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Why you should never put your bed directly adjacent to the door – according to sleep experts

Your sleeping pattern depends on your bedroom layout – this is what you need to avoid for a good sleep

Bed with a cream bedhead by the door
(Image credit: Future / James Balston)

Creating the right sleep environment is crucial to getting a good night's rest, but experts have revealed that it involves more than monitoring your coffee intake. Your interior design choices may be stopping you from sleeping better

While finding the best mattress is a great place to begin, experts suggest that the placement of your bed may be significantly impacting your sleeping pattern. And the biggest mistake people make is positioning their bed directly adjacent to their door.

Why you should never position your bed directly opposite the door

A white bedroom idea with dark blue painted woodwork and black and gold geometric mirror

(Image credit: Davide Lovati)

'One factor to consider when deciding on the position of your bed, is where it is located in connection to the door,' says Alison Jones, Sleep Expert at leading mattress brand, Sealy (opens in new tab).

According to Feng Shui, the optimum way to position a bed is using the principle of the 'commanding position', whereby the door is in sight of you when you are lying in bed, but you are not directly in line with, in front of, or adjacent to the door,' she explains. 

The practice of Feng Shui is based on the idea that energy flows through the doors and windows of a room; therefore, it is important that your bed sits off this path. This will promote a feeling of safety and security and promote a good night's sleep. 

Nightstand in a bedroom

(Image credit: Future / Jonathan Gooch)

A recent study* that surveyed the sleeping habits of 1000 Americans similarly reinforced Alison's teachings. Sharing her bedroom ideas, Sleep expert and writer Christine Lapp (opens in new tab) revealed that having your bed 'pushed up against a sidewall with the door parallel to the end of the furnishing' is the worst position for a good night's rest.  

'According to our respondents, if you want to stack the odds in your favor, the following steps are the overall key to great rest. Set your bed up in such a way that the TV is at your feet (or move the TV out of your bedroom completely), and have a window and door on either side of the bed, respectively,' she says.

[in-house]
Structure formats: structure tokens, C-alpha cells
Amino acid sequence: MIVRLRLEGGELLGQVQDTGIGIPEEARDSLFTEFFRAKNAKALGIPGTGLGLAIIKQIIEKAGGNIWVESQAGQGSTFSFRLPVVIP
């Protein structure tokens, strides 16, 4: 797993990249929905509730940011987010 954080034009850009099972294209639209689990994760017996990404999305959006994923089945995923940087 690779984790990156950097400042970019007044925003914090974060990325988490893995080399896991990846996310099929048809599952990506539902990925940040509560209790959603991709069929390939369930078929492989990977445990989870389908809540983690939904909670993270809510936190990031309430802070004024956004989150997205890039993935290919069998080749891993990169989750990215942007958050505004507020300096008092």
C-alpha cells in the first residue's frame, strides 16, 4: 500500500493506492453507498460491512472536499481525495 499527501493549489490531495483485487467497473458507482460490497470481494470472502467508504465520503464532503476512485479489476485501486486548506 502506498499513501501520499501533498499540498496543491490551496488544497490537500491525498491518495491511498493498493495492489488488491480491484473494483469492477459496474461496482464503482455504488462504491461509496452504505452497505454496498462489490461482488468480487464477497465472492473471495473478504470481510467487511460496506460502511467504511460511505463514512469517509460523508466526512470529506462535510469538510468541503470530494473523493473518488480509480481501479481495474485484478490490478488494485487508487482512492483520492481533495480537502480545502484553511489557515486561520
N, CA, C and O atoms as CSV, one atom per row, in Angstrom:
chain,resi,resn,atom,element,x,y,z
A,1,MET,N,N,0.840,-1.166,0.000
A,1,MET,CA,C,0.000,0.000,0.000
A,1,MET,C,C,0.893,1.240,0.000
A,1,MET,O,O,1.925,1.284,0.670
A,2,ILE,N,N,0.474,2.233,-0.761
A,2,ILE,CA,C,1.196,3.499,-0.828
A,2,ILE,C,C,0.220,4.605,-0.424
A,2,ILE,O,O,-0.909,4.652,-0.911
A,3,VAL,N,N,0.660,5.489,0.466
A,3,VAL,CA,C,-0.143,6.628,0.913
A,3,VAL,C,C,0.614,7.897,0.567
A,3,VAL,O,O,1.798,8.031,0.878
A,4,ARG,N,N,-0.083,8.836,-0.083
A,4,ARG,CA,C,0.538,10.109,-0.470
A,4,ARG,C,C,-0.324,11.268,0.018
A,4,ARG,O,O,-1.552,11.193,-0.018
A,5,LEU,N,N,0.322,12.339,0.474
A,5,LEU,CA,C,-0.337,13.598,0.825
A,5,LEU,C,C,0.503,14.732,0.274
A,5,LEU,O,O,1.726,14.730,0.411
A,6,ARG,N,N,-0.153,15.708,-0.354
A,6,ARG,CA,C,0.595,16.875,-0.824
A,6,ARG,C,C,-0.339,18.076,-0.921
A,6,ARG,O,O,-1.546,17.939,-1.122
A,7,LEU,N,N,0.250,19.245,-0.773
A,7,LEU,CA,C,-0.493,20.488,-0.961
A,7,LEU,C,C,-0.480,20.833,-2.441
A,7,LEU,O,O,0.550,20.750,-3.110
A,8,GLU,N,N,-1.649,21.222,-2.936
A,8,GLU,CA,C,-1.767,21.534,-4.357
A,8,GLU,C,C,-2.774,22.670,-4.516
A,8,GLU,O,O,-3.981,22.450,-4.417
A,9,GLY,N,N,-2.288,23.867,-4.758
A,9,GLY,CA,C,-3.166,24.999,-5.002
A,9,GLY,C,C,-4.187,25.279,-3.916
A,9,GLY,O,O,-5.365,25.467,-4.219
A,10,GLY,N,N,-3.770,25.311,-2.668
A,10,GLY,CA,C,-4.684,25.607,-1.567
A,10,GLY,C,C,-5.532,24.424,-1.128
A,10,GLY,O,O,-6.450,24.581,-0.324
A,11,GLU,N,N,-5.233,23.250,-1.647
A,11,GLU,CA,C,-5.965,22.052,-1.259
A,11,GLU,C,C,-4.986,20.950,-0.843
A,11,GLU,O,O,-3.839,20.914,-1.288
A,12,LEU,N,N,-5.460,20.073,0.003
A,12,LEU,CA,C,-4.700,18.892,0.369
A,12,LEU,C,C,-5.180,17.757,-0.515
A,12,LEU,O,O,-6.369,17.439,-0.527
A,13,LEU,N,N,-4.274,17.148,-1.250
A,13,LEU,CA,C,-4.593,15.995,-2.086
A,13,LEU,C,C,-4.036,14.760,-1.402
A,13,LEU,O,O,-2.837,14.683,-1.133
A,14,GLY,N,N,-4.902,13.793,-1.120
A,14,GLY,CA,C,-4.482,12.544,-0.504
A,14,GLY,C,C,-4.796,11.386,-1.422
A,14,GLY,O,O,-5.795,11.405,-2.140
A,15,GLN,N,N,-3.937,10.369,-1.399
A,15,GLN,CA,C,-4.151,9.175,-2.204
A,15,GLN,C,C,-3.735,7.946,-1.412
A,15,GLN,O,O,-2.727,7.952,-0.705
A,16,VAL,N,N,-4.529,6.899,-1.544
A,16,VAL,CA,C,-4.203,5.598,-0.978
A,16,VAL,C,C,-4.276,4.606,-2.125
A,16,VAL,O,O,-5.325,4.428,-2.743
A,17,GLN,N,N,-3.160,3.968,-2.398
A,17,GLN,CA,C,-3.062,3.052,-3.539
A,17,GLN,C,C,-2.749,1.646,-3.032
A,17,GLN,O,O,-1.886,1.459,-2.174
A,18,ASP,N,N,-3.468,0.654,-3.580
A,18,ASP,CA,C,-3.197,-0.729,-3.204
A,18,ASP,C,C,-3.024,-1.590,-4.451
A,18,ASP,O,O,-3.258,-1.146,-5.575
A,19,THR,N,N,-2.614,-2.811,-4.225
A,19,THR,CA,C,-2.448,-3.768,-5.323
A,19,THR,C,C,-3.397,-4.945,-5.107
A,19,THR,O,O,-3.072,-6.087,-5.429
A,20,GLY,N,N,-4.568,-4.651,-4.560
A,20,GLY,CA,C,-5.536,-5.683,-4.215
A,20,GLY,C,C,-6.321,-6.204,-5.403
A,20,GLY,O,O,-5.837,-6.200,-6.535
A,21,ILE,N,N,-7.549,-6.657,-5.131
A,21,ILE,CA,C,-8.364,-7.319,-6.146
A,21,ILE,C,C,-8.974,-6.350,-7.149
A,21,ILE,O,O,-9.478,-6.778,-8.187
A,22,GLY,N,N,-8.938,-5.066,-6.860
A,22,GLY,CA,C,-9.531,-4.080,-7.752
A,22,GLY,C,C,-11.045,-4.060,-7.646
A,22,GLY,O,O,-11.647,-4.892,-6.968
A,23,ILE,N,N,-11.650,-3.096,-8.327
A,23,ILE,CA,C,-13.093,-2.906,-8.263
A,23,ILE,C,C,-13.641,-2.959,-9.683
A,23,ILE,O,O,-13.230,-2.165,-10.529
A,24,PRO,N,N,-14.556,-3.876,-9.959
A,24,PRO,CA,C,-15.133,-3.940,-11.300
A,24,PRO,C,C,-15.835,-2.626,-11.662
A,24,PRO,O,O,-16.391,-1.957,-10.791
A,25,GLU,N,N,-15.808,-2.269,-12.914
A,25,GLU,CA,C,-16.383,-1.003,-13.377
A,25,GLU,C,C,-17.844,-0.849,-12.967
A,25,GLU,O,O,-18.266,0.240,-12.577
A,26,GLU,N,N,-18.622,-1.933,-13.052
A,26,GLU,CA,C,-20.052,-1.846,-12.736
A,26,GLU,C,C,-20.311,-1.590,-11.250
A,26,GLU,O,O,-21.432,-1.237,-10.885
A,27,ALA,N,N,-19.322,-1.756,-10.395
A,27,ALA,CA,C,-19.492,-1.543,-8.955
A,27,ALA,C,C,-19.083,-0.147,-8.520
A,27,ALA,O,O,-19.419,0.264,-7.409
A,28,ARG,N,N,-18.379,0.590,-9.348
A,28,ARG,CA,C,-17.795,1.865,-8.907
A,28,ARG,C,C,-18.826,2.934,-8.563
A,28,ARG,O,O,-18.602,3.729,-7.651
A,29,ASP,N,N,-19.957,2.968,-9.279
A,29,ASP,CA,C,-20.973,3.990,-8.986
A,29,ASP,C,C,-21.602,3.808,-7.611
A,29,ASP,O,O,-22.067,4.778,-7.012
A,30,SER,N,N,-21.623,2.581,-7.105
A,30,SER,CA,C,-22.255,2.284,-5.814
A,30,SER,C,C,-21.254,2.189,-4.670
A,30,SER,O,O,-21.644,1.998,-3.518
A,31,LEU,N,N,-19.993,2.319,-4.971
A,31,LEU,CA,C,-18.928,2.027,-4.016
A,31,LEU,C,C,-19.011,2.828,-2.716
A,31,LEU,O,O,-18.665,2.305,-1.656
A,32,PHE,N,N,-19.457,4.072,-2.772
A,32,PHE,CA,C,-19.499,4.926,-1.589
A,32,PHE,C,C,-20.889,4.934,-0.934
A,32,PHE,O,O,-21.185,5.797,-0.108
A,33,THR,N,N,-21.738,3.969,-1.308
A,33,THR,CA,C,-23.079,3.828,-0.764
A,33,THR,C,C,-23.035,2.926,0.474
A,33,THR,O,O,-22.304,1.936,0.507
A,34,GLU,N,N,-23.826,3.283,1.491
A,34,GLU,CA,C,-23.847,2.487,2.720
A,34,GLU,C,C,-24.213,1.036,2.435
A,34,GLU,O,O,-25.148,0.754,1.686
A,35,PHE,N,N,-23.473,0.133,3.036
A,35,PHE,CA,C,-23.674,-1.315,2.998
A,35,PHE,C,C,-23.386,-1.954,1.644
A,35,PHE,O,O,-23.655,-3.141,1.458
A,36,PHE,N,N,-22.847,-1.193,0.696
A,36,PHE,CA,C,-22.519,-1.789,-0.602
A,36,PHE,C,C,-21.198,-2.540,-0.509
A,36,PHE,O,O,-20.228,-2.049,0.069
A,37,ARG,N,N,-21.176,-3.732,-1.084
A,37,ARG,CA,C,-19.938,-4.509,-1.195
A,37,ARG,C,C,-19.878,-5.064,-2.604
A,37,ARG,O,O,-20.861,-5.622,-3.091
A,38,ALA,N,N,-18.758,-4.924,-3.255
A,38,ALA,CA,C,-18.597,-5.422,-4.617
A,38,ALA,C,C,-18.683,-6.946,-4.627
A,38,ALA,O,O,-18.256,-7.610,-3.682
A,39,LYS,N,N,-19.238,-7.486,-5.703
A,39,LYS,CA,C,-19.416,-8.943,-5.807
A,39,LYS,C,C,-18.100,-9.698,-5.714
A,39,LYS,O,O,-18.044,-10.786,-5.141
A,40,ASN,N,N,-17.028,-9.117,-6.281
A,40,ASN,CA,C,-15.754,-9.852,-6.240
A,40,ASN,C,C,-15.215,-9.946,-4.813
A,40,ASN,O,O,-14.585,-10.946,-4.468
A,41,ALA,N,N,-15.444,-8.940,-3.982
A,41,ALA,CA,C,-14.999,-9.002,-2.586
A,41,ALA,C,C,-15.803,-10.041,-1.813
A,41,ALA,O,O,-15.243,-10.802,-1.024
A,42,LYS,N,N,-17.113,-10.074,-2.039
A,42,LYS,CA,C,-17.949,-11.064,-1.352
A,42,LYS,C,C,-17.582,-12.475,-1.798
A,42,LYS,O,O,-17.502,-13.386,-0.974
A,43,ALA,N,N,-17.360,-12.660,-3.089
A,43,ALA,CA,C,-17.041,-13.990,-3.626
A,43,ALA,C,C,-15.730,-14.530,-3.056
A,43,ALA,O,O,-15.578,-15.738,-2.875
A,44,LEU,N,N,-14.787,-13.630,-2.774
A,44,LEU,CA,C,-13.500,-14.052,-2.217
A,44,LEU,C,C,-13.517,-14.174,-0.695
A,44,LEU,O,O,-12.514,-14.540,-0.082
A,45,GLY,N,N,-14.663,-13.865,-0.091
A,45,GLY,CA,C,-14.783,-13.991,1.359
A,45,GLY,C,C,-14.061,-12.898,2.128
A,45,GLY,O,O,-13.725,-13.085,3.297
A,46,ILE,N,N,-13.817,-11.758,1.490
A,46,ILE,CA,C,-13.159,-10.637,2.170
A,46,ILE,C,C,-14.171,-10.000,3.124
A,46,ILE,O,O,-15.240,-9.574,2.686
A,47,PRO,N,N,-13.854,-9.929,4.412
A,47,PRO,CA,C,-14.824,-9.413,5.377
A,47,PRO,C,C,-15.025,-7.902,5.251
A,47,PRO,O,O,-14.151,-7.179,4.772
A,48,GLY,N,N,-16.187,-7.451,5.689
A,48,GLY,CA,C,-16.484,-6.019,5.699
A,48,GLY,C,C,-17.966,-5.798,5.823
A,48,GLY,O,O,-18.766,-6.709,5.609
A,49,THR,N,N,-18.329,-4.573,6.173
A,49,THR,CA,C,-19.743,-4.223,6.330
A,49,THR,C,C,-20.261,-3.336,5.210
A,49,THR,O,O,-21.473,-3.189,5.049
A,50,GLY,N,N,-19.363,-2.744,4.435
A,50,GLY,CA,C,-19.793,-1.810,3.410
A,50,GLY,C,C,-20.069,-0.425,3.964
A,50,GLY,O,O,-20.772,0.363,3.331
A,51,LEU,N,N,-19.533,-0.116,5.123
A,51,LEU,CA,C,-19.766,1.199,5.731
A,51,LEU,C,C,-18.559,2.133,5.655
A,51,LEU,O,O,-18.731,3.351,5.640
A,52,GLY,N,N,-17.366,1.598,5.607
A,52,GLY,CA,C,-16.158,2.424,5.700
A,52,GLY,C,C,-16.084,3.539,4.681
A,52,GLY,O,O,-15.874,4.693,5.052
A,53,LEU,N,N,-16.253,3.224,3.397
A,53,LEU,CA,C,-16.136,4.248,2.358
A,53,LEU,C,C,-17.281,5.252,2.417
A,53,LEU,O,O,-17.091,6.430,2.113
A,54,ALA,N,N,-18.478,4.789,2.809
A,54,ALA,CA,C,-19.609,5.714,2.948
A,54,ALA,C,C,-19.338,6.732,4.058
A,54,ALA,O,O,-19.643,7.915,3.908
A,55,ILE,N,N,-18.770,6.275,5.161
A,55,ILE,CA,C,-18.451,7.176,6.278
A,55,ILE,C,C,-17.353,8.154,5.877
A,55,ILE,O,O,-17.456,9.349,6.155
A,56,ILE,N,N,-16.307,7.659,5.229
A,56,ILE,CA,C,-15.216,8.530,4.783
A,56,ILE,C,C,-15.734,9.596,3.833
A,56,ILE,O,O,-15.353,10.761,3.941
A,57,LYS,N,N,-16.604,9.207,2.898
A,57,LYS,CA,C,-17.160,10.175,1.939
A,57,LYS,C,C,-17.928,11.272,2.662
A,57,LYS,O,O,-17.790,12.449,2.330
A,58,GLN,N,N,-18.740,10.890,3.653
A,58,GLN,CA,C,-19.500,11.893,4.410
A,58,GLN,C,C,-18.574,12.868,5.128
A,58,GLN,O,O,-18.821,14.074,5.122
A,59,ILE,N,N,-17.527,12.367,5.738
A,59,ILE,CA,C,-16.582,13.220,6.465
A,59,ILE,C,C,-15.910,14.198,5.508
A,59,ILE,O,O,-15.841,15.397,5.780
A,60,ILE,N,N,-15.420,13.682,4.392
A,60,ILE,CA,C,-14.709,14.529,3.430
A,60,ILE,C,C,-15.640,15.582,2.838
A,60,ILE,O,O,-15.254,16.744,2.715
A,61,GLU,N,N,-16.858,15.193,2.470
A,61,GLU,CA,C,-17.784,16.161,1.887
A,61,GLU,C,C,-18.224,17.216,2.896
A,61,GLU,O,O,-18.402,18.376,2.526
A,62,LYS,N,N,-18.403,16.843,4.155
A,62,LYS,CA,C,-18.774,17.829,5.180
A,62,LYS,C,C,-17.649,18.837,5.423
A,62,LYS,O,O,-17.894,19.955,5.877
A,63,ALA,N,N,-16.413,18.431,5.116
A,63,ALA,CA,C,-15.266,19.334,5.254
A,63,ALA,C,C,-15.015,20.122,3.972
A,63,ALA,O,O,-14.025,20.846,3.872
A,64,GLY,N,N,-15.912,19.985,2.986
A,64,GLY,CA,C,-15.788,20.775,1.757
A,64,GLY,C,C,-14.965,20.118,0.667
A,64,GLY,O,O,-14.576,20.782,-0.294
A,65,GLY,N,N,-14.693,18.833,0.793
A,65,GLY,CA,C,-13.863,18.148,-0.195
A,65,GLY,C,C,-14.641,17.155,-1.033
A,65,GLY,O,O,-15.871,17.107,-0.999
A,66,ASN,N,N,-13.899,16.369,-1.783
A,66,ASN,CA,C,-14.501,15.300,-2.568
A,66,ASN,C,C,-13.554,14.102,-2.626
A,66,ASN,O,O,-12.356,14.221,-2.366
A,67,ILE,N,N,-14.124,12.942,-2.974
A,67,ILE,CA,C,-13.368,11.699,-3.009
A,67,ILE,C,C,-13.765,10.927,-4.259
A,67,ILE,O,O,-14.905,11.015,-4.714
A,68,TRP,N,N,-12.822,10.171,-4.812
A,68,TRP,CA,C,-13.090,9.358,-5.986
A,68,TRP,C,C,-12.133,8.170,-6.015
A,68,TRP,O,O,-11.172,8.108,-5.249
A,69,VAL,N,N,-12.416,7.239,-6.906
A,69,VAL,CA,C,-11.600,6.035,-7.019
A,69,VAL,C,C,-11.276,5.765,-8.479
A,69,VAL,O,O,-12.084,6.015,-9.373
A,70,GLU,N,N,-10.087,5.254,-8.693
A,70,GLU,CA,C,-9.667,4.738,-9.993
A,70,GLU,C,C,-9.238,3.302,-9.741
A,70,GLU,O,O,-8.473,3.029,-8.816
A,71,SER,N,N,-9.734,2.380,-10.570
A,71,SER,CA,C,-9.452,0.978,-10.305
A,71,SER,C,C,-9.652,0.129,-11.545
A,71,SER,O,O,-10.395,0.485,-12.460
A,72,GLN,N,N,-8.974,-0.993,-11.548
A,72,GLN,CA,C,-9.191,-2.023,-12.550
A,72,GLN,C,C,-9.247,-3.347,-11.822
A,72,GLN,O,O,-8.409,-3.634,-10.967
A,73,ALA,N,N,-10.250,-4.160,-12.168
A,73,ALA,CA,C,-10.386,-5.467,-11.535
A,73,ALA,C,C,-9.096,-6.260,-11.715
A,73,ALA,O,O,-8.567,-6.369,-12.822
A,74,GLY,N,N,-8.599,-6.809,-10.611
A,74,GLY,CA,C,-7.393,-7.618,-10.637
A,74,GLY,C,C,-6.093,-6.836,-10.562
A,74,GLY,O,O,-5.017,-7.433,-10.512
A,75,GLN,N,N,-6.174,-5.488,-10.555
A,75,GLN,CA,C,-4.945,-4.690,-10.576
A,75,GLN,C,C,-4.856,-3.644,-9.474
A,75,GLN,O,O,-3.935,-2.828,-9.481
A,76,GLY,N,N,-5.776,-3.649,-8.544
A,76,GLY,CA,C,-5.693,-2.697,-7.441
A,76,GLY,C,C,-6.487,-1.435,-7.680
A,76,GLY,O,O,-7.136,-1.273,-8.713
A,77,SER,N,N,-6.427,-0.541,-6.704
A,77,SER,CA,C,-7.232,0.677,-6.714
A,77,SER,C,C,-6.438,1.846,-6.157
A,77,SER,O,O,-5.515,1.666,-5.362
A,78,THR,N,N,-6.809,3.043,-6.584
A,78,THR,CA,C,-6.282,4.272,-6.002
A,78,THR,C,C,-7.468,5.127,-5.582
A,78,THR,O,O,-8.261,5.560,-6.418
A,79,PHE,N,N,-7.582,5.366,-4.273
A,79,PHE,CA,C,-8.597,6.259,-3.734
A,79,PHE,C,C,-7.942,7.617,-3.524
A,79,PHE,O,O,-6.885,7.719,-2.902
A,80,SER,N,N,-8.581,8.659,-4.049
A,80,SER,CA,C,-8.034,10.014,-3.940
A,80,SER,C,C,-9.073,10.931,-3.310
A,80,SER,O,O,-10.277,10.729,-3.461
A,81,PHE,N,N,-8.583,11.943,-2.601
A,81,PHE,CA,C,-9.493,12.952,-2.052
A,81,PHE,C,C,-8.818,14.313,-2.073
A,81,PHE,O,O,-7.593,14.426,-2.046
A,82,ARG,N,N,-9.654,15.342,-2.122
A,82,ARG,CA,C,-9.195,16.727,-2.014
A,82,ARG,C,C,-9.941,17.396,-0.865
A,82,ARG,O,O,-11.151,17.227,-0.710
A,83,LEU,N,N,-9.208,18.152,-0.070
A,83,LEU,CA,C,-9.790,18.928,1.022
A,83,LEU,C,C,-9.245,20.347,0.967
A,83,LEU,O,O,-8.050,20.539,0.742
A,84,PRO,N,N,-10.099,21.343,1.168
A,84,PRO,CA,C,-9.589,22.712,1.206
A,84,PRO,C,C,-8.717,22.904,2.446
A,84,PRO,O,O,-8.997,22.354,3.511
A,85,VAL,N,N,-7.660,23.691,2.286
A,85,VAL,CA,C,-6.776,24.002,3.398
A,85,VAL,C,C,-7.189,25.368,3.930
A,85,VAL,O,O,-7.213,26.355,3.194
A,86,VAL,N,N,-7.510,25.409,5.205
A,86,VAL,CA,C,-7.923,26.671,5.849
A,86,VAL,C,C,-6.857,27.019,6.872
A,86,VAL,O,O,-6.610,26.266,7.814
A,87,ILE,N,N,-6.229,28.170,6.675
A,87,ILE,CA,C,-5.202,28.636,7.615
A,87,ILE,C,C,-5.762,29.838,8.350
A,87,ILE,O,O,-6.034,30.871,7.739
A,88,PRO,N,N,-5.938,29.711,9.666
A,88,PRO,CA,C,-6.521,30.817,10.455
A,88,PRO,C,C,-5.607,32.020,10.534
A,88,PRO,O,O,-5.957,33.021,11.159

How else can your window affect your sleep?  

Yellow four-poster bed with pattern wallpaper

(Image credit: Future / Simon Brown)

As Alison and Christine suggest, the position of your bed in relation to your door and window affects your sense of safety and security. However, the window's influence stretches beyond Feng Shui teaching. 

'Having your bed facing a window can hinder sleeping conditions, depending on how and when light enters the room,' Alison adds.

What if it's not possible to rearrange? 

Gray paint

(Image credit: Sherwin-Williams)

Changing your main bedroom ideas to fulfill this teaching isn't always easy. However, Alison explains that you can still make smaller changes that will promote the same effect. 

'You can correct the bed position by using a mirror. Simply place a mirror so that when you're in bed, you can see the reflection of the door,' she says. And, if you can't avoid facing a window with direct sunlight, the expert suggests investing in blackout curtains that will block out light and heat in the mornings. 

These expert-approved bed ideas will improve your sleeping habits this 2022, and the change is simple. We're rearranging right away. 

*Survey conducted by Sleep Junkie (opens in new tab) 

Megan Slack
News Editor

Megan is the News and Trends Editor at Homes & Gardens. She first joined Future Plc as a News Writer across their interiors titles, including Livingetc and Real Homes. As the News Editor, she often focuses on emerging microtrends, sleep and wellbeing stories, and celebrity-focused pieces. Before joining Future, Megan worked as a News Explainer at The Telegraph, following her MA in International Journalism at the University of Leeds. During her BA in English Literature and Creative Writing, she gained writing experience in the US while studying in New York. Megan also focused on travel writing during her time living in Paris, where she produced content for a French travel site. She currently lives in London with her antique typewriter and an expansive collection of houseplants.